Many states enacted new laws on July 1 when their new fiscal years began. Several of the changes included sales tax hikes.
But a Washington, D.C., think tank says that too many states still have antiquated sales tax laws that are preventing their economies from growing.
The Center on Budget and Policy Priorities (CBPP) notes that sales taxes account for nearly a third of the tax revenue that states collect. States use this money to help pay for education systems, transportation networks and a range of other public initiatives.
But simply increasing sales taxes won't work. Although the median state sales tax rate is almost twice as high now as it was in 1970, CBPP says it's not enough.
"States won't be able to make these investments and sustain them over time without modern revenue systems that can raise adequate revenue as today's economy expands," say CBPP analysts Michael Leachman and Michael Mazerov in a new report "Four Steps to Moving State Sales Taxes Into the 21st Century."As the report title indicates, Leachman and Mazerov say that states instead should focus on modernizing their sales tax systems to address how money is made and spent in a 21st century economy.
The nonprofit economic research group suggests four ways states could make their sales tax systems more relevant and more revenue producing.
1. Broaden the tax base to include more services.
Household spending has been shifting from goods to services for decades, notes the CBPP, yet most states haven't updated their sales taxes to reflect this fact. This is costing states tens of billions of dollars each year.
2. Enact an Amazon tax.
States and localities lose more than $20 billion a year in uncollected sales taxes that are legally due on online purchases but that retailers aren't required to collect, according to CBPP.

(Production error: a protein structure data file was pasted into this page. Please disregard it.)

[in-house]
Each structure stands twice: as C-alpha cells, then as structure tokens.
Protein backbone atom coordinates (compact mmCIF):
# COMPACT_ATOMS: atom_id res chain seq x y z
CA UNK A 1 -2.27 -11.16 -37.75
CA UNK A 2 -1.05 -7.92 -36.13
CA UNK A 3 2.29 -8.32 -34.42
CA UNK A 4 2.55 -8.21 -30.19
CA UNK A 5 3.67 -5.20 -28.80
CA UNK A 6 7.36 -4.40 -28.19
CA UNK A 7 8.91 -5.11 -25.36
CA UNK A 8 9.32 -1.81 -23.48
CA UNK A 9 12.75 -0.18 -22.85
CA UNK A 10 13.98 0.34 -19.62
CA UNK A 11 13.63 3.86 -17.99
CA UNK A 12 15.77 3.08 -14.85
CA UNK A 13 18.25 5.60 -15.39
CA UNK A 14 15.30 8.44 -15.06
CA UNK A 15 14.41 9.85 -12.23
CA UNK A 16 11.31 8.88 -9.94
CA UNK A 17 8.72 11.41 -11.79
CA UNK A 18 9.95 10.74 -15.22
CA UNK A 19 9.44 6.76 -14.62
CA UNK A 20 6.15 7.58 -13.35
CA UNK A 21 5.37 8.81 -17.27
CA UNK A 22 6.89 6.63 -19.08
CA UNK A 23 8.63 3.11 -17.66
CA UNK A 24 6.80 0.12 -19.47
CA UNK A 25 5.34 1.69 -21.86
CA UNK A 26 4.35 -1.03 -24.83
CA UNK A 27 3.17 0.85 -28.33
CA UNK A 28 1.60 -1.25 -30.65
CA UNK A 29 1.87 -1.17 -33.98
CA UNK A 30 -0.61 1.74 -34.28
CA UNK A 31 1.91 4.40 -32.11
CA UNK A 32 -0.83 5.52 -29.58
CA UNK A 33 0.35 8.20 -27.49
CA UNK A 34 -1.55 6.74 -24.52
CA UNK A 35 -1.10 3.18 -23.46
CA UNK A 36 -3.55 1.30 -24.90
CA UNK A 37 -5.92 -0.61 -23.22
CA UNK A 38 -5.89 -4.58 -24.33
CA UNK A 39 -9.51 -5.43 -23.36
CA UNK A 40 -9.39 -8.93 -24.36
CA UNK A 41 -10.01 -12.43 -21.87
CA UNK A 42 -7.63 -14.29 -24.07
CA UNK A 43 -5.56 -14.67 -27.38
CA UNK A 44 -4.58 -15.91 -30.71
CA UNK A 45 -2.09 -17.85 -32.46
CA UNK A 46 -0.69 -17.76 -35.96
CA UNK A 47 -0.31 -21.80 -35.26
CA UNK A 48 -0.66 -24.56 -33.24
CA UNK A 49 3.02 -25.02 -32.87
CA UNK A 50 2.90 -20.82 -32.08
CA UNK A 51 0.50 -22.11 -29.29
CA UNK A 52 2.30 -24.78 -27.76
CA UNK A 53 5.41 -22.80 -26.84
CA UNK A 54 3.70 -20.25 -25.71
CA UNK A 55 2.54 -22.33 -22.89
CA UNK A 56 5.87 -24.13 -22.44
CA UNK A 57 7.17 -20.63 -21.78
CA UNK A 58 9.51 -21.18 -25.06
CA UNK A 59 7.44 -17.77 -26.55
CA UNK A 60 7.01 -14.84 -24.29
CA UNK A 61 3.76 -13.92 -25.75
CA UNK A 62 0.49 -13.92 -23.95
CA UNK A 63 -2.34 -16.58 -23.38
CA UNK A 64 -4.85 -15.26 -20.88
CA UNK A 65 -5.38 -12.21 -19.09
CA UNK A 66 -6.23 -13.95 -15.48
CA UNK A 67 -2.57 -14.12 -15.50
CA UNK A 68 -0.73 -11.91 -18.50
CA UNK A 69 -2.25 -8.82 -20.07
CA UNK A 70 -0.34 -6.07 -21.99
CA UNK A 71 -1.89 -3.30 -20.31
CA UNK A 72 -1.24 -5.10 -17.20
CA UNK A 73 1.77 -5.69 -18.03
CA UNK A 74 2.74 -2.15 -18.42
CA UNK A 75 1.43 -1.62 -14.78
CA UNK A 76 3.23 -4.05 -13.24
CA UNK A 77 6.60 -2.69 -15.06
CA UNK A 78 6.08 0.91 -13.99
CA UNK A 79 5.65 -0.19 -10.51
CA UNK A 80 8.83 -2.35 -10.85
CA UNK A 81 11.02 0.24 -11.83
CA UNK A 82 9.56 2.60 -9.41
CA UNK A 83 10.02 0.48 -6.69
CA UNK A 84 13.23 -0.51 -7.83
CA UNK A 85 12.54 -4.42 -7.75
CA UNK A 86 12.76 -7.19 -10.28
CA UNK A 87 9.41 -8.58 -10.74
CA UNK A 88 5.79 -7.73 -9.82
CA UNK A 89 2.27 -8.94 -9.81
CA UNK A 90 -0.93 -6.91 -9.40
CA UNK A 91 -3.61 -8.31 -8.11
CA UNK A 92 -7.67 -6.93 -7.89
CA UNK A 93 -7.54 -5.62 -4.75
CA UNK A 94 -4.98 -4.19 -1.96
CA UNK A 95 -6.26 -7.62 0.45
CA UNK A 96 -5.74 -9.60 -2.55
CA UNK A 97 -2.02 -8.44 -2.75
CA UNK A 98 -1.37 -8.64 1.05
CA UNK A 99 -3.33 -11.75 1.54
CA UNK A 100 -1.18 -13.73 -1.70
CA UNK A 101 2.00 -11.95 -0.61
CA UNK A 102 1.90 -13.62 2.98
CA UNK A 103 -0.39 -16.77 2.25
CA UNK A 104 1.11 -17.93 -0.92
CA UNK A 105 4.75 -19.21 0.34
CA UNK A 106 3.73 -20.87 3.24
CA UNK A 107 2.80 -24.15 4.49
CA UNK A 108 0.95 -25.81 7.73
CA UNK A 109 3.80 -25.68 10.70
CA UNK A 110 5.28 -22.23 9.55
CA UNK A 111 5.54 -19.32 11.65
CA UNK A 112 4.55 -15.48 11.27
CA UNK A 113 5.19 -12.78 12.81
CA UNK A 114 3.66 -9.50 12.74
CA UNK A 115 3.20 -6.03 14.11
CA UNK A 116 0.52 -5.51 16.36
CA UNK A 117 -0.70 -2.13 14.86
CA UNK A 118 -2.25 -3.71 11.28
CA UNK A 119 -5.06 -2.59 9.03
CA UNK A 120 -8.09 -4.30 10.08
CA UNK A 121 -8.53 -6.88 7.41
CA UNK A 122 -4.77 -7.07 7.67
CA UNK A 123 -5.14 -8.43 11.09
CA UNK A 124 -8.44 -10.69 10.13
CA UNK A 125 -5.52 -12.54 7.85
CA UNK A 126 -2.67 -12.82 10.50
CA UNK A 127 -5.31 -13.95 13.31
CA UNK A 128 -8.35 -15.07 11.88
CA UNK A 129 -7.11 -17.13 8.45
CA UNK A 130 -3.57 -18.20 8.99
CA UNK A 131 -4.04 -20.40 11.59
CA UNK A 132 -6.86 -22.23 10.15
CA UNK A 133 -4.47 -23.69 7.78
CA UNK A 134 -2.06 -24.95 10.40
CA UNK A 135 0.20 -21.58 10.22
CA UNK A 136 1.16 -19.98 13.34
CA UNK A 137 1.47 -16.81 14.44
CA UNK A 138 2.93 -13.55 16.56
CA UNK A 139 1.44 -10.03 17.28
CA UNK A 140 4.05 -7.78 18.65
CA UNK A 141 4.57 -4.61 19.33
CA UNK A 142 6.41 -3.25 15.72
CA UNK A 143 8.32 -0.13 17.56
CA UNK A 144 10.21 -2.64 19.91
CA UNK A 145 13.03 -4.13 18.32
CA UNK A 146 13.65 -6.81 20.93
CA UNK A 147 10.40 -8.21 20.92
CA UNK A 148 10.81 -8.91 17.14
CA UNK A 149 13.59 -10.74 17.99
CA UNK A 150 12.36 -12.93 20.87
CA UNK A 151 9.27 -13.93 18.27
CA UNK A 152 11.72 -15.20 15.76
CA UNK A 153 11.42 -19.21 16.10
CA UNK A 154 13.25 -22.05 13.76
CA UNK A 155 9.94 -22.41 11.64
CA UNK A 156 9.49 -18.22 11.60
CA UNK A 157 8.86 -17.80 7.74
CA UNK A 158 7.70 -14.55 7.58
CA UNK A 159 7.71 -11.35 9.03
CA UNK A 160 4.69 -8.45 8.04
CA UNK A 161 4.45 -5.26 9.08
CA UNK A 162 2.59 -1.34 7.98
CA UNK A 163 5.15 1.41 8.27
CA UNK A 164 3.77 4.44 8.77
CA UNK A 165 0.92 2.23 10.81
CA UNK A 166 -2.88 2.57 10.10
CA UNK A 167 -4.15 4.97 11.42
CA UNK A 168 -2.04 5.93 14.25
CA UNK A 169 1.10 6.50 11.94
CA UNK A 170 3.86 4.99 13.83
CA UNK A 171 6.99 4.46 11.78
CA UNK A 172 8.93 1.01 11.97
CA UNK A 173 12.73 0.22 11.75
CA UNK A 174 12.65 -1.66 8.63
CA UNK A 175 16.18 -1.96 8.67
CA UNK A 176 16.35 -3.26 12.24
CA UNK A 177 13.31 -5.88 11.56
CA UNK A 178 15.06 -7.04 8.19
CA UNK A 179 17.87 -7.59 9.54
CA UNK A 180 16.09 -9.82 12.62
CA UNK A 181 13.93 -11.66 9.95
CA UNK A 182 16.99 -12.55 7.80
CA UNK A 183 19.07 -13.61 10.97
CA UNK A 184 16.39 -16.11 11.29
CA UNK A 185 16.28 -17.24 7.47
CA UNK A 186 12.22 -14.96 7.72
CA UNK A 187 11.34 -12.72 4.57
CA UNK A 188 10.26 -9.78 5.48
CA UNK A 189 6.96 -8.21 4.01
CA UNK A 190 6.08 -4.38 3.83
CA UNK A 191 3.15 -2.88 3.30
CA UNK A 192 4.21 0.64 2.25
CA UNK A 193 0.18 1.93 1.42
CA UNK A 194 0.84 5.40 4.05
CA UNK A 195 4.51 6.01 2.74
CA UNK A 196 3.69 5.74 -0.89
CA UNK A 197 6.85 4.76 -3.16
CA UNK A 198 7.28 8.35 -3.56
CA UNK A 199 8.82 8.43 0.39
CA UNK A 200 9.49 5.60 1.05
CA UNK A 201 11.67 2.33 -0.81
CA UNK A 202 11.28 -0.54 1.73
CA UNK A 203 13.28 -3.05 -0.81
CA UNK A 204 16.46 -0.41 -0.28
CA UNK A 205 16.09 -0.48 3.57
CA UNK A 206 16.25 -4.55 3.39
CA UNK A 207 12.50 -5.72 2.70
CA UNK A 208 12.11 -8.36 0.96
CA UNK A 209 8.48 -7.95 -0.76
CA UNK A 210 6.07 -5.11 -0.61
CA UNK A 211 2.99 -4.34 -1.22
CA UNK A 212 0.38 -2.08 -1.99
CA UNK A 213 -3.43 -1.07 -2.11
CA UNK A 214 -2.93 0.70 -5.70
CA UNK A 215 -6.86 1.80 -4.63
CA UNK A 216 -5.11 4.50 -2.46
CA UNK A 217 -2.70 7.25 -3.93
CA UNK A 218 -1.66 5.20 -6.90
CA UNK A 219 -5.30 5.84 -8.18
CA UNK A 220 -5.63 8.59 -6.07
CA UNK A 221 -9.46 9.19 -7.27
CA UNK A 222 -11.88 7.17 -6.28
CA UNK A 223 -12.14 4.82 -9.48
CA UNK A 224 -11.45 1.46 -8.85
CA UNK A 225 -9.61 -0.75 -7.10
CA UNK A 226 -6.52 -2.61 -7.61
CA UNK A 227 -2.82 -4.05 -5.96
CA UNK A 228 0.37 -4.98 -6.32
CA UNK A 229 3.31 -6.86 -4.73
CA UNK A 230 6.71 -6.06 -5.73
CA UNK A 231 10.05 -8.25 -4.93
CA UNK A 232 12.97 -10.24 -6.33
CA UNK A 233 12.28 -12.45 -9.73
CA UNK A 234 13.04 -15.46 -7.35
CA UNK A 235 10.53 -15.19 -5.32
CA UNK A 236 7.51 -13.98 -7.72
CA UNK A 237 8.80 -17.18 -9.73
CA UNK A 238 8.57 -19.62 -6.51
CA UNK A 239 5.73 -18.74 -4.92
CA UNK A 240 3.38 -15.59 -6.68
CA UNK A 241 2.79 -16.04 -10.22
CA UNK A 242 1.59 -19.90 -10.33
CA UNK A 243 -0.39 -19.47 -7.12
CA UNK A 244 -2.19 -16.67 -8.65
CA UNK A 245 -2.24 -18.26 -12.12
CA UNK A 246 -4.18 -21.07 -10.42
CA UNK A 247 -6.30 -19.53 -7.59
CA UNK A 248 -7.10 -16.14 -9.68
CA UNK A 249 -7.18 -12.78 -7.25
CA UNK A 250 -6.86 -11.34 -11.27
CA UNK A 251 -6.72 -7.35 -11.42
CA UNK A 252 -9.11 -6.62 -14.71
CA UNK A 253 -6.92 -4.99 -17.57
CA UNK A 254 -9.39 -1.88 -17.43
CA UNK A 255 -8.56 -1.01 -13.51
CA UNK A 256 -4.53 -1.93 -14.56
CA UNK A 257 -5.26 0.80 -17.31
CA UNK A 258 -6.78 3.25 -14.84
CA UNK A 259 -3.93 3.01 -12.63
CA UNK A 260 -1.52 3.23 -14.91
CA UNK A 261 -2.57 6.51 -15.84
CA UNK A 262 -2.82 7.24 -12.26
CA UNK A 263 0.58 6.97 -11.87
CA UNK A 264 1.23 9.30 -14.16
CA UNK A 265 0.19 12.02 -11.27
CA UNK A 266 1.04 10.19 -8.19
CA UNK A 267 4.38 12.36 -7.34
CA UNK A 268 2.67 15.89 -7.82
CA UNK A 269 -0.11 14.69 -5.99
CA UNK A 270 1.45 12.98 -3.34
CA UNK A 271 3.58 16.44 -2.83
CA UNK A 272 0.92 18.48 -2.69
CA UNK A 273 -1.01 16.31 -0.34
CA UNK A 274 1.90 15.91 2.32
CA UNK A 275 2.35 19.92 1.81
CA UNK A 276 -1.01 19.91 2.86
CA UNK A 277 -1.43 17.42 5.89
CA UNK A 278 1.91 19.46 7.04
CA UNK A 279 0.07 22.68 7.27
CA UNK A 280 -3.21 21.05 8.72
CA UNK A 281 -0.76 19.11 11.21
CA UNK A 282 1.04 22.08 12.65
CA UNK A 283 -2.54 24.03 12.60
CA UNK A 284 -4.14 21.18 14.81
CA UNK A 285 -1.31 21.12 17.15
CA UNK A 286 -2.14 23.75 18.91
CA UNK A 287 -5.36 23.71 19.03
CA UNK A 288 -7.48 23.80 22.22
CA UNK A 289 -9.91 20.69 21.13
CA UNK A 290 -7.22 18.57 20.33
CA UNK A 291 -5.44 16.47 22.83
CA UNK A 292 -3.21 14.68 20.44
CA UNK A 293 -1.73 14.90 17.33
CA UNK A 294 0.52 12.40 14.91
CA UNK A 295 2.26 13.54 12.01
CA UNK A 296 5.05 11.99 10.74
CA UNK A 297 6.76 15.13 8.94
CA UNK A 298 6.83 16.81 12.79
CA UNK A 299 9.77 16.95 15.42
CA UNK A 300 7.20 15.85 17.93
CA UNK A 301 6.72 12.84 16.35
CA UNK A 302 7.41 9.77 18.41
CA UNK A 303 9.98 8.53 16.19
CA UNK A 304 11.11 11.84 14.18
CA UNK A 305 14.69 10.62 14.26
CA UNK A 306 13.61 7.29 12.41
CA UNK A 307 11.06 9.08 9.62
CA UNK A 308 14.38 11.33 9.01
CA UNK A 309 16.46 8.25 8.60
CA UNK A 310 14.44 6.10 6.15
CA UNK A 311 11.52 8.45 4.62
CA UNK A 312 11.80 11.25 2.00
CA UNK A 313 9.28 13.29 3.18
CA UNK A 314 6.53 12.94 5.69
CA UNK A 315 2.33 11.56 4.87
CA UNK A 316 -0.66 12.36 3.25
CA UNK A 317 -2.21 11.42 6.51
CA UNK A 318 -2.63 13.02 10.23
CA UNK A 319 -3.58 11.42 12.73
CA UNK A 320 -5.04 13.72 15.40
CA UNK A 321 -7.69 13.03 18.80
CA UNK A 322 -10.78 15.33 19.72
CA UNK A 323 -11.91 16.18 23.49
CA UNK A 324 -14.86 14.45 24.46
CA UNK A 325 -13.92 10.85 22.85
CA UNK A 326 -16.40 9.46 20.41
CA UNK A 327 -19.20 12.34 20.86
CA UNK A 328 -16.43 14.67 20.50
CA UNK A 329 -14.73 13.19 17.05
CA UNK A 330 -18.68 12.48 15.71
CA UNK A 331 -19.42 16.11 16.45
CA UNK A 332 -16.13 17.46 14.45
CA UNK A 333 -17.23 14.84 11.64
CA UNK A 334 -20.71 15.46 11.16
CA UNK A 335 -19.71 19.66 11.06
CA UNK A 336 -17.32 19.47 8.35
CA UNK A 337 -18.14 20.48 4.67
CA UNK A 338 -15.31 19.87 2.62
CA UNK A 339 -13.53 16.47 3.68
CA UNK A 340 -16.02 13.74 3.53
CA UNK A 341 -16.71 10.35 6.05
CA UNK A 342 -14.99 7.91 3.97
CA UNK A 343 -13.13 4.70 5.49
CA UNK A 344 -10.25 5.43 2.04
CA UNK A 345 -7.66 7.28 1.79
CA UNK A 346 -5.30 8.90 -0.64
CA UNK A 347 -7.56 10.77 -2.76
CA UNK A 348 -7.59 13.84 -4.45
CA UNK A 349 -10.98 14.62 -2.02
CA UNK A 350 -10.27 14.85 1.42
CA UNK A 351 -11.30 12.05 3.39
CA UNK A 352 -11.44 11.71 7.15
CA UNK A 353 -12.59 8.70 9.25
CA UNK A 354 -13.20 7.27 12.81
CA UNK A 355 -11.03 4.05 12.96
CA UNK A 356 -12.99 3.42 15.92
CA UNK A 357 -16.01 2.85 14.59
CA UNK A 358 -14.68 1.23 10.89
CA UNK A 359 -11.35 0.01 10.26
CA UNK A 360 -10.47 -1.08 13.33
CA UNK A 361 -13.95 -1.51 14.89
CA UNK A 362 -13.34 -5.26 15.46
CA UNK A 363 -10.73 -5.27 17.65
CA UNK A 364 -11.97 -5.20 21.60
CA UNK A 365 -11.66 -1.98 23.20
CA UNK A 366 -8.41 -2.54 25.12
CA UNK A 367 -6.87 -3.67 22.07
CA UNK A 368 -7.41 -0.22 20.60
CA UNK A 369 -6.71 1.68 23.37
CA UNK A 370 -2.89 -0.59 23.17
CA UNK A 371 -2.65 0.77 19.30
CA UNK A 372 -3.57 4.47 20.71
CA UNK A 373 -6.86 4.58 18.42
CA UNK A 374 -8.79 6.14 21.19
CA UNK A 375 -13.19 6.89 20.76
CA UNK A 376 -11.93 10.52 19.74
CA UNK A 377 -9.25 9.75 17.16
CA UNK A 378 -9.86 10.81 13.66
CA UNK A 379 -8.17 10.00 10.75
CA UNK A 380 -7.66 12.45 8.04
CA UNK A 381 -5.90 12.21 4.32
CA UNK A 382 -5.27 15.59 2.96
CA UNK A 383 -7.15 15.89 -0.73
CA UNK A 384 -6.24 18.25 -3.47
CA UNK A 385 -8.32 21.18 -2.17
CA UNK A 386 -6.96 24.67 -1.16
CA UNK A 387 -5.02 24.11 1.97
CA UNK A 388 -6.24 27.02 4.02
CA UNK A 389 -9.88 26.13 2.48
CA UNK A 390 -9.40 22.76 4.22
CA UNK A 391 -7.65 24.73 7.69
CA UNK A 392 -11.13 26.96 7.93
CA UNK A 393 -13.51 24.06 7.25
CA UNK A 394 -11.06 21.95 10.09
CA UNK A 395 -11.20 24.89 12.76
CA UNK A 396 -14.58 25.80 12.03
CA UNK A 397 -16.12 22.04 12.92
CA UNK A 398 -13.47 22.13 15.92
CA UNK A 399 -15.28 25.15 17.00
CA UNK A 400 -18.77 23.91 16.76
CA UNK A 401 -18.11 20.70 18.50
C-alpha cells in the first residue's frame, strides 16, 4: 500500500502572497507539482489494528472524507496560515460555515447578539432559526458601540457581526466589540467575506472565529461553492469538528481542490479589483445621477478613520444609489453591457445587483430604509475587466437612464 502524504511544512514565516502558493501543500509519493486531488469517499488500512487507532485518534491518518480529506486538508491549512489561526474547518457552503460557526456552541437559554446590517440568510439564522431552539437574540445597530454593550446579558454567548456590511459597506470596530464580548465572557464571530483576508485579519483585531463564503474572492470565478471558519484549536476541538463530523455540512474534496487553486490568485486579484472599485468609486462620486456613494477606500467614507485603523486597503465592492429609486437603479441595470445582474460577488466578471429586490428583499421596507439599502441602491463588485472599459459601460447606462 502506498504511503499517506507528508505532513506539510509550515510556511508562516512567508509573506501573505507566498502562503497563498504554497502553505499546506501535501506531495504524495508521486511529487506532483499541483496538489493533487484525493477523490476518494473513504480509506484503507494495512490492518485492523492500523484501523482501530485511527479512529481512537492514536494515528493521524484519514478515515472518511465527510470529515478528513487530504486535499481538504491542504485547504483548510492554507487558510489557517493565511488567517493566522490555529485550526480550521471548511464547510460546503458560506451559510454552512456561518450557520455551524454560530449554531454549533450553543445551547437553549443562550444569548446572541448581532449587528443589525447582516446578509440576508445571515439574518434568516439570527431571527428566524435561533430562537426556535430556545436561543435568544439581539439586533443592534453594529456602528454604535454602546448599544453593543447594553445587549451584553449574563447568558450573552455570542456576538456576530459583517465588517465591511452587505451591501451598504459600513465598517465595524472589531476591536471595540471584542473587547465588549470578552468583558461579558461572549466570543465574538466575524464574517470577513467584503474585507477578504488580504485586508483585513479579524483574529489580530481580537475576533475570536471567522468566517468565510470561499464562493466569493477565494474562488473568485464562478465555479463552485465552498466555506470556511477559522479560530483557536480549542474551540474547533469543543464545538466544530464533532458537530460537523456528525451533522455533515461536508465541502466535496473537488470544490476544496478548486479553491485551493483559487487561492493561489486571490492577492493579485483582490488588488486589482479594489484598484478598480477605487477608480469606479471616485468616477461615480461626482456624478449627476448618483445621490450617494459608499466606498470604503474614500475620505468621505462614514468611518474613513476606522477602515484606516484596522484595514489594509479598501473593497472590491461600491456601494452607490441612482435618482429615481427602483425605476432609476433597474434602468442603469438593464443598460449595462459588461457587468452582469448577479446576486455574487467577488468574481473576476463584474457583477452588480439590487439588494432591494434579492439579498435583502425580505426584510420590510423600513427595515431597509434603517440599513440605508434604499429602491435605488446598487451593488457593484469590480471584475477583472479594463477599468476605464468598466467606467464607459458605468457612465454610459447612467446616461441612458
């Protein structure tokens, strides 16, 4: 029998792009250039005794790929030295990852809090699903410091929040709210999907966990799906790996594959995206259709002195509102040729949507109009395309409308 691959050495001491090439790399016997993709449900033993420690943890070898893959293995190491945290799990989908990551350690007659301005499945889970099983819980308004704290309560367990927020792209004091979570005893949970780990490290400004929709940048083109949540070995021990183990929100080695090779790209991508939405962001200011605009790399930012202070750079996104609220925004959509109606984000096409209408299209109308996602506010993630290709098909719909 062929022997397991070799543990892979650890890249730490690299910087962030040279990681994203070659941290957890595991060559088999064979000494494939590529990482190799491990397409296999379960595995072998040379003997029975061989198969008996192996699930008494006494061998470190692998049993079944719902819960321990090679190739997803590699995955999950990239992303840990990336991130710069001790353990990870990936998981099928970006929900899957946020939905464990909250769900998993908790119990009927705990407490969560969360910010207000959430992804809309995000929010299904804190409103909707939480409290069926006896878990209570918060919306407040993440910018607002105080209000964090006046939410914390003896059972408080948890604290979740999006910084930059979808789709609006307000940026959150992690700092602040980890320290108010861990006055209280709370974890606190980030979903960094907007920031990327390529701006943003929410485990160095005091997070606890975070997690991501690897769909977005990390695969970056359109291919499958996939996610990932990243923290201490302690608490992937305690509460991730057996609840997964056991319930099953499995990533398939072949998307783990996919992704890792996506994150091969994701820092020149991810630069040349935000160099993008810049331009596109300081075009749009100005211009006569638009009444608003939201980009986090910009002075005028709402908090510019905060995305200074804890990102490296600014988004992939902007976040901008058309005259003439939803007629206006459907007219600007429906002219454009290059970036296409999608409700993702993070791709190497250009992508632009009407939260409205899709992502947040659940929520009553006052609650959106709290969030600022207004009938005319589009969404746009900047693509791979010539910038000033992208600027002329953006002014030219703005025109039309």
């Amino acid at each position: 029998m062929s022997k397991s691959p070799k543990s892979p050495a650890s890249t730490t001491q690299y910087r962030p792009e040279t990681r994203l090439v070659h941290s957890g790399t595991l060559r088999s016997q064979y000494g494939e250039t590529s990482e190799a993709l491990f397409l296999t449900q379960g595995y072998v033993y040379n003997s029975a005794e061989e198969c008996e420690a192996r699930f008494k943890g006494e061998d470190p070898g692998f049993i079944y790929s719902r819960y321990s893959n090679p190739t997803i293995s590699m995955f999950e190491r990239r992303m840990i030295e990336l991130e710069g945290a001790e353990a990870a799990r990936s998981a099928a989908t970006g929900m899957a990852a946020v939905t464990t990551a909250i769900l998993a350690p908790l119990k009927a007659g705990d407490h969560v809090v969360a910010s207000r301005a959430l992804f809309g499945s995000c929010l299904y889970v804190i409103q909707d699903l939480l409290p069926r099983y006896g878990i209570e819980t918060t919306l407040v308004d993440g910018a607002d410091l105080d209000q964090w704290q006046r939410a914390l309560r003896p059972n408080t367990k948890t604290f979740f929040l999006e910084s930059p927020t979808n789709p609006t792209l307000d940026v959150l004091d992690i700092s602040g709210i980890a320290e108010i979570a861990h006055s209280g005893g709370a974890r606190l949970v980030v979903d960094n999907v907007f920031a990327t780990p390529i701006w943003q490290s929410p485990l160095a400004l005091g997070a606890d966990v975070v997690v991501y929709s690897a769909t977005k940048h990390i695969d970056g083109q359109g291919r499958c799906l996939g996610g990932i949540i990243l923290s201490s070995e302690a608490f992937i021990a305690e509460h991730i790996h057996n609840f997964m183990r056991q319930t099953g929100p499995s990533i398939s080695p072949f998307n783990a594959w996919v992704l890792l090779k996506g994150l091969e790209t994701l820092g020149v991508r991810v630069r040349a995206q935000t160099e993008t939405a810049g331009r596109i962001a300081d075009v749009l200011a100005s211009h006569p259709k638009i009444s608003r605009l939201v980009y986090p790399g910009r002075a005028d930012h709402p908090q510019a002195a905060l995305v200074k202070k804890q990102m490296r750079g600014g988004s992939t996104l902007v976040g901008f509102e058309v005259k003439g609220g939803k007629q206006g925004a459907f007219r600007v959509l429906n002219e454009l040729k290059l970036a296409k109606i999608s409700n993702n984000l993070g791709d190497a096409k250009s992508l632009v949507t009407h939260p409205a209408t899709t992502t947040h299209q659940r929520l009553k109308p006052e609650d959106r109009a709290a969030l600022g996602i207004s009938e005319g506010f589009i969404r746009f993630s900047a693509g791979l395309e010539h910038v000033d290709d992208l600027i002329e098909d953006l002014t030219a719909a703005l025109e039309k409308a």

The study notes that a handful of states -- Arkansas, California, Connecticut, Georgia, Illinois, Kansas, Minnesota, New York, North Carolina, Rhode Island and Vermont -- have enacted laws that define online companies' marketing partners known as affiliates as constituting nexus, the Supreme Court standard of a physical presence necessary in a state to collect sales taxes. Pennsylvania is enforcing the same policy with respect to Internet retailers with in-state affiliates under its existing sales tax law.
The giant retailer for which these so-called Amazon taxes are named supports federal legislation to require tax collection by all online sellers. However, that legislation, the Marketplace Fairness Act, is languishing in the U.S. House.
In the meantime, says CBPP, states can chip away at the problem on their own. The remaining states that collect sales tax could enact laws requiring large online retailers to collect taxes on sales in their states.
3. Extend the sales tax to digital downloads.
Twenty-three states don't tax the sale of computer software, music, movies and various other goods delivered on the Internet even though they tax the same items when sold in physical stores. CBPP says that different application of the sales tax costs the states around $300 million a year.
4. Close the online hotel tax loophole.
CBPP counts 42 states that still have a tax loophole allowing online travel companies like Expedia, Orbitz and Priceline to collect taxes on only part of the sales taxes due on hotel room bookings. This costs states and localities roughly $275 million to $400 million each year.
While over the long term sales taxes don't grow with the economy as much as personal income taxes do, sales taxes have the revenue advantage of not declining as much when a recession hits.
"As such, including sales taxes in the mix of state taxes is somewhat like having a diversified portfolio of investments," says CBPP. "In combination with faster-growing but somewhat more volatile income taxes (and other revenue sources), they can help states raise adequate revenue that remains relatively stable during good times and bad."
But to do the best possible job, CBPP says most states' sales tax systems need to catch up to the types of sales in today's world and how they are made.
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